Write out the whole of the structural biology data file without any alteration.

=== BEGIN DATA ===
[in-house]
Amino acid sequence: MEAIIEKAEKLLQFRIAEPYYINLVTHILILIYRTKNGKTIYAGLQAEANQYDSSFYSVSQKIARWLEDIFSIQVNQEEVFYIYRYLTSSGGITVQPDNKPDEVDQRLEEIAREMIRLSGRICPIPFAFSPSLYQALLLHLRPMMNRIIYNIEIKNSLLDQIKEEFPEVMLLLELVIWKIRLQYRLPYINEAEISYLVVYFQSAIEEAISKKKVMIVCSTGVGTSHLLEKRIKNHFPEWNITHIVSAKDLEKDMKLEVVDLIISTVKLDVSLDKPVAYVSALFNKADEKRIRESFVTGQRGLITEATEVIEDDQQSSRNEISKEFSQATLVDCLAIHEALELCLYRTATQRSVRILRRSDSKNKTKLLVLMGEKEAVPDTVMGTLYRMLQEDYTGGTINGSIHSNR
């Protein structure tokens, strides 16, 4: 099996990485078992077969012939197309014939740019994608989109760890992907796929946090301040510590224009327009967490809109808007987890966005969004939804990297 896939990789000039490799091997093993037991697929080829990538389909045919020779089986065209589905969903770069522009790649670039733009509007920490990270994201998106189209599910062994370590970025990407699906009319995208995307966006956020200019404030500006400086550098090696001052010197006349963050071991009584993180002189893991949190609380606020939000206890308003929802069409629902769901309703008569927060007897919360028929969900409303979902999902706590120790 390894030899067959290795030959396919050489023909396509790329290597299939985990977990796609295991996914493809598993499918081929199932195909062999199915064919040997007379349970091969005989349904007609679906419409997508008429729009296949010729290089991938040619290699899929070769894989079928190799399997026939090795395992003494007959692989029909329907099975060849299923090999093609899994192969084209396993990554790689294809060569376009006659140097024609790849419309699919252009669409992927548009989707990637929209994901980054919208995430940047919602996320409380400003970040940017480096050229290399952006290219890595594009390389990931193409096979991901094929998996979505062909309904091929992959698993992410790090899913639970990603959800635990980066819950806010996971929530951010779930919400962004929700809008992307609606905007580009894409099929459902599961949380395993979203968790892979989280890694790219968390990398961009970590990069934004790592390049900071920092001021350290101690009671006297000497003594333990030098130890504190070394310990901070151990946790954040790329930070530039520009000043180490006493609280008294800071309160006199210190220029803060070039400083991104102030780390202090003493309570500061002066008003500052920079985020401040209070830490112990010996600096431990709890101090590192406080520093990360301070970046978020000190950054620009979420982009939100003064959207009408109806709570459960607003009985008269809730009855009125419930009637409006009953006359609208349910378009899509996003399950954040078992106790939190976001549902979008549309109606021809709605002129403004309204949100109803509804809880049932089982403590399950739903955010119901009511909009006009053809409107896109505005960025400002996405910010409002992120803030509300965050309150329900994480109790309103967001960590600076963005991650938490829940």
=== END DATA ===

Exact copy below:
[in-house]
Amino acid sequence: MEAIIEKAEKLLQFRIAEPYYINLVTHILILIYRTKNGKTIYAGLQAEANQYDSSFYSVSQKIARWLEDIFSIQVNQEEVFYIYRYLTSSGGITVQPDNKPDEVDQRLEEIAREMIRLSGRICPIPFAFSPSLYQALLLHLRPMMNRIIYNIEIKNSLLDQIKEEFPEVMLLLELVIWKIRLQYRLPYINEAEISYLVVYFQSAIEEAISKKKVMIVCSTGVGTSHLLEKRIKNHFPEWNITHIVSAKDLEKDMKLEVVDLIISTVKLDVSLDKPVAYVSALFNKADEKRIRESFVTGQRGLITEATEVIEDDQQSSRNEISKEFSQATLVDCLAIHEALELCLYRTATQRSVRILRRSDSKNKTKLLVLMGEKEAVPDTVMGTLYRMLQEDYTGGTINGSIHSNR
């Protein structure tokens, strides 16, 4: 099996990485078992077969012939197309014939740019994608989109760890992907796929946090301040510590224009327009967490809109808007987890966005969004939804990297 896939990789000039490799091997093993037991697929080829990538389909045919020779089986065209589905969903770069522009790649670039733009509007920490990270994201998106189209599910062994370590970025990407699906009319995208995307966006956020200019404030500006400086550098090696001052010197006349963050071991009584993180002189893991949190609380606020939000206890308003929802069409629902769901309703008569927060007897919360028929969900409303979902999902706590120790 390894030899067959290795030959396919050489023909396509790329290597299939985990977990796609295991996914493809598993499918081929199932195909062999199915064919040997007379349970091969005989349904007609679906419409997508008429729009296949010729290089991938040619290699899929070769894989079928190799399997026939090795395992003494007959692989029909329907099975060849299923090999093609899994192969084209396993990554790689294809060569376009006659140097024609790849419309699919252009669409992927548009989707990637929209994901980054919208995430940047919602996320409380400003970040940017480096050229290399952006290219890595594009390389990931193409096979991901094929998996979505062909309904091929992959698993992410790090899913639970990603959800635990980066819950806010996971929530951010779930919400962004929700809008992307609606905007580009894409099929459902599961949380395993979203968790892979989280890694790219968390990398961009970590990069934004790592390049900071920092001021350290101690009671006297000497003594333990030098130890504190070394310990901070151990946790954040790329930070530039520009000043180490006493609280008294800071309160006199210190220029803060070039400083991104102030780390202090003493309570500061002066008003500052920079985020401040209070830490112990010996600096431990709890101090590192406080520093990360301070970046978020000190950054620009979420982009939100003064959207009408109806709570459960607003009985008269809730009855009125419930009637409006009953006359609208349910378009899509996003399950954040078992106790939190976001549902979008549309109606021809709605002129403004309204949100109803509804809880049932089982403590399950739903955010119901009511909009006009053809409107896109505005960025400002996405910010409002992120803030509300965050309150329900994480109790309103967001960590600076963005991650938490829940």